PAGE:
By Carolyn Eagle, senior product manager, Sustainable Investments
Gender diversity in leadership roles has emerged as an important global theme in recent years. Addressing gender equality has become a key focus of the UN Sustainable Development Goals, and more governments are putting regulations in place to promote gender diversity in publicly listed companies. NASDAQ also recently took a major step in advocating for the cause, proposing that the more than 3,000 companies listed on its exchange be required to appoint at least one woman to their boards.
When we first launched our FTSE Women on Boards Leadership Index Series three years ago, board gender diversity had already risen to prominence on government and corporate agendas, but women remained largely underrepresented on corporate boards. And while more recent data indicates corporate boards are still falling short of achieving widespread gender balance, it points to significant progress over the past several years—and much of this has been driven by some of the largest global companies.
Progress across the board
Progress toward equal gender representation on corporate boards has been particularly noteworthy in the UK. Using the FTSE 350 Index constituent companies as a metric for UK progress, a recent Hampton-Alexander Review report found that 34.3% of board positions are now held by women.1 This is a 50% increase from just five years ago, when women represented only 21.9% of FTSE 350 company board positions.
While still lagging the UK, the US has also made significant strides toward board gender parity in recent years. As shown below, the percentage of women on Russell 3000 Index constituent company boards has risen steadily over the past few years, climbing from 16.0% in 2017 to 22.6% in 2020.
Bigger companies leading by example
The FTSE 350 Index and Russell 3000 Index are both relatively broad representations of their respective domestic equity markets. If we narrow our focus to the 100 largest names in each of these indexes, we can see that size is a key characteristic of the companies driving progress toward gender balance on boards.
As shown below, the 100 largest companies by market capitalization in each of these indexes reported higher percentages of women on boards than their broader counterparts. And if we look at the smaller market cap segments of UK and US equity markets, relatively fewer women were represented on company boards.
Change from the top means convergent index performance
Our FTSE Russell Women on Boards Leadership Index Series methodology aims to identify companies that demonstrate leadership in gender diversity. We adjust constituent weights based on both a Women on Boards ratio2 and a Social Pillar Score—a metric that encompasses a wide range of social issues, including diversity and inclusion indicators.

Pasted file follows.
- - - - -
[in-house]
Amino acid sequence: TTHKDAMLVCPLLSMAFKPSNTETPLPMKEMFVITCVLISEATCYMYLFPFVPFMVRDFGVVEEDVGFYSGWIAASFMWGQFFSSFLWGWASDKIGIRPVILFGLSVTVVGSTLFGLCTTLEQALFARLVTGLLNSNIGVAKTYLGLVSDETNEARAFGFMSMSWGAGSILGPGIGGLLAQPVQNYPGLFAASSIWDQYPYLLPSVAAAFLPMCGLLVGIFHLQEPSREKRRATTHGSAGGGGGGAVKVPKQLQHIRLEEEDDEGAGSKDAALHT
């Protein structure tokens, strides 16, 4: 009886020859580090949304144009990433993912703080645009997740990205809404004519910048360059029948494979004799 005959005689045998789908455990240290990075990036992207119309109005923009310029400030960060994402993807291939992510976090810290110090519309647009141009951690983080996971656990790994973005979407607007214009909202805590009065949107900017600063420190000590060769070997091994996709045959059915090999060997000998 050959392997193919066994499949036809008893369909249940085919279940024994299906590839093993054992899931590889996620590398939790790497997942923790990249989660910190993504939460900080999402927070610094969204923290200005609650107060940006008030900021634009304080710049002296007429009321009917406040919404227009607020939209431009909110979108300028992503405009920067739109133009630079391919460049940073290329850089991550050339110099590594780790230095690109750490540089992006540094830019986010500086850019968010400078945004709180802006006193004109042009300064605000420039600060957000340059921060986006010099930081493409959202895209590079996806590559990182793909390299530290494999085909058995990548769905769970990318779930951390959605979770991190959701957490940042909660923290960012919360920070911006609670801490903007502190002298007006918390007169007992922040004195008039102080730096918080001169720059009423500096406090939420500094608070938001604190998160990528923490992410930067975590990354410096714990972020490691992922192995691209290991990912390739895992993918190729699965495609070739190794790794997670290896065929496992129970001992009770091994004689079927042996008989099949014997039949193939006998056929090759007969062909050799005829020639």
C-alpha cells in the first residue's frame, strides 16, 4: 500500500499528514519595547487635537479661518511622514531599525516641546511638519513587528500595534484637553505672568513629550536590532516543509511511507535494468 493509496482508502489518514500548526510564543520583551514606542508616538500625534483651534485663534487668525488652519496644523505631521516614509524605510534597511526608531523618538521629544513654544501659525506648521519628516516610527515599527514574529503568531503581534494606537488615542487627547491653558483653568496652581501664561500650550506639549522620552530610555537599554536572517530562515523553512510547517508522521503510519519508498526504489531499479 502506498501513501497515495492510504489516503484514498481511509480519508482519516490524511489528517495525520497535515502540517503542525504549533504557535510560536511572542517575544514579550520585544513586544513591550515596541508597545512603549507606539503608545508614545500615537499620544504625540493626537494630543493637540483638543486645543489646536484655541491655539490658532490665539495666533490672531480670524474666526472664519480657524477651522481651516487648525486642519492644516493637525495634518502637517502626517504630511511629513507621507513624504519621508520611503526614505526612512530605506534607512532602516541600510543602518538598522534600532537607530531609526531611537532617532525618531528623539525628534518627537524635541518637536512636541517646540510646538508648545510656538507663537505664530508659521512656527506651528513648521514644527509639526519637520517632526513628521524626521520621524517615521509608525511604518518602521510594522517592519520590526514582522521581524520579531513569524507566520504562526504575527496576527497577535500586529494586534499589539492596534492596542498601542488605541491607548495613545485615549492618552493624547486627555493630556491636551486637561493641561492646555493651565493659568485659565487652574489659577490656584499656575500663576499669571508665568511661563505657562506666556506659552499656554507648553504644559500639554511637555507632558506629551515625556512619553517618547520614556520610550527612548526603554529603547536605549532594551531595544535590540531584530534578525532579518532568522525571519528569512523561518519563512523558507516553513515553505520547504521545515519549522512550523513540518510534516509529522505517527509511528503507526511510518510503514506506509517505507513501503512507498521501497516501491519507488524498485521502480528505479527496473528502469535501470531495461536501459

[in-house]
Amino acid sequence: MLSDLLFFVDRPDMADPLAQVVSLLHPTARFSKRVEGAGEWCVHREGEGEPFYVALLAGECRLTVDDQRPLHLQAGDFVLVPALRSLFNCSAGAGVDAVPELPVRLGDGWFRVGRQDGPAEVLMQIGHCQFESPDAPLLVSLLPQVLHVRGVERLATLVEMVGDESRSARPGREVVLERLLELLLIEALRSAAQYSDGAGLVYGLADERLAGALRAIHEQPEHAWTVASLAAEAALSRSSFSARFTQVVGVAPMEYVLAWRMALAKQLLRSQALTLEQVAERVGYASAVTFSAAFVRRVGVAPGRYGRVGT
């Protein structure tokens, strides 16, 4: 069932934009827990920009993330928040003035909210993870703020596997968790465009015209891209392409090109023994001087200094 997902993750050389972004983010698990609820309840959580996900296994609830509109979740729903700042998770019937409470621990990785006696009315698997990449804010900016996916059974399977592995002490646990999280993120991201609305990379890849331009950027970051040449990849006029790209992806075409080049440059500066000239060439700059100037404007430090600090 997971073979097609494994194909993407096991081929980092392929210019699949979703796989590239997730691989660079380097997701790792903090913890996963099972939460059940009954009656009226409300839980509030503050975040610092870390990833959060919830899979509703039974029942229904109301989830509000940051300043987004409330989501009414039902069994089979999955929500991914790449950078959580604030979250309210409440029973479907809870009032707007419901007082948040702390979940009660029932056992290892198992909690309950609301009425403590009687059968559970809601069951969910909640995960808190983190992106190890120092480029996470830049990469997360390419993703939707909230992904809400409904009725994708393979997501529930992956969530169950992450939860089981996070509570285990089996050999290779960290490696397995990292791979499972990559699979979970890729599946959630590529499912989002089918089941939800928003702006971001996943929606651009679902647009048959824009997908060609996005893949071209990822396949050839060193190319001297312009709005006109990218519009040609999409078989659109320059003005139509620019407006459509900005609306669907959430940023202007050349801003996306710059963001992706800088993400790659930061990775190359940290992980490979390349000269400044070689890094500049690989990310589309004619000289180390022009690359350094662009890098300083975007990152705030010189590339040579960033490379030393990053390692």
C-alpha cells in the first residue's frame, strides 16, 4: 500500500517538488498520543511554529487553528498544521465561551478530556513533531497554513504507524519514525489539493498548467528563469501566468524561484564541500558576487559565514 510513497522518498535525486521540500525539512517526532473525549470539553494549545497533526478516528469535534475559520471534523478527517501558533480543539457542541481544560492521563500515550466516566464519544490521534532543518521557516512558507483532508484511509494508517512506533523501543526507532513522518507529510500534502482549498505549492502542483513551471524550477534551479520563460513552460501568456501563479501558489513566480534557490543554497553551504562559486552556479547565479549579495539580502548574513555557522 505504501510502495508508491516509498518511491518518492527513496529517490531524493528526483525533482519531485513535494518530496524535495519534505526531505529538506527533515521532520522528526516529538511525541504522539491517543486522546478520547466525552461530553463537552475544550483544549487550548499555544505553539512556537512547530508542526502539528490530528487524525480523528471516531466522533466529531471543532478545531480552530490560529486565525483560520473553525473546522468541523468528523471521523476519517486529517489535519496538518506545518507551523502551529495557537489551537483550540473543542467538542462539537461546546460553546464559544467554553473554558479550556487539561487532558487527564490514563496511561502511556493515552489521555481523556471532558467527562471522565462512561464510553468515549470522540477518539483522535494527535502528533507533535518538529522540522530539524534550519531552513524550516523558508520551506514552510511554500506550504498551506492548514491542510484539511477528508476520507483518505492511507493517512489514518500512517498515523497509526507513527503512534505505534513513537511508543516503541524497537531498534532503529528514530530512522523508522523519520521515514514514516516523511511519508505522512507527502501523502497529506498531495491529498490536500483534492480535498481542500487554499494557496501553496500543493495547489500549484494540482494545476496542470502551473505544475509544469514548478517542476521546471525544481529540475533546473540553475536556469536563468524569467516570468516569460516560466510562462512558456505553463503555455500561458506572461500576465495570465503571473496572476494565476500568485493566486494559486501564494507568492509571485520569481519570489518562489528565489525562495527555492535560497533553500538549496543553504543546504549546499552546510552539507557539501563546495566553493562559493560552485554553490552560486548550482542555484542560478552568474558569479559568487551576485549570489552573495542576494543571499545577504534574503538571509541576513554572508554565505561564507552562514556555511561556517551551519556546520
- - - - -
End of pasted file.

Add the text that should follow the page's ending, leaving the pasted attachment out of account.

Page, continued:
If we look at the top weighted holdings in these indexes, we can see how the largest companies are primarily the ones performing the best based on our women on boards criteria. As shown below, the FTSE All-Share Women on Boards Leadership Index shares eight of its top 10 holdings with the FTSE All-Share Index, and the Russell 1000 Women on Boards Leadership Index has five overlapping top holdings with the Russell 1000.
These similarities in index composition are driving convergent performance between FTSE Women on Boards Leadership Indexes and their broader index counterparts. As shown, a performance comparison between these two indexes and their respective parent indexes reveals similar returns, particularly over more recent time periods.
Driving behavior change
While recent progress toward gender equality on boards is promising, both the UK and the US still fall short of equal board representation. As long as these imbalances persist, it’s clear there’s more work to be done. Some might find it encouraging that it’s primarily the larger public companies that have made the most progress. One could argue that large companies face greater scrutiny by investors and other stakeholders, but they also tend to have more resources to formalize and communicate policies and practices such as ones around gender diversity at leadership levels. One might hope that the success of those policies can drive the behavior of companies of all sizes.
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2. Women on Boards Ratio = ratio of female board members to total number of board members.
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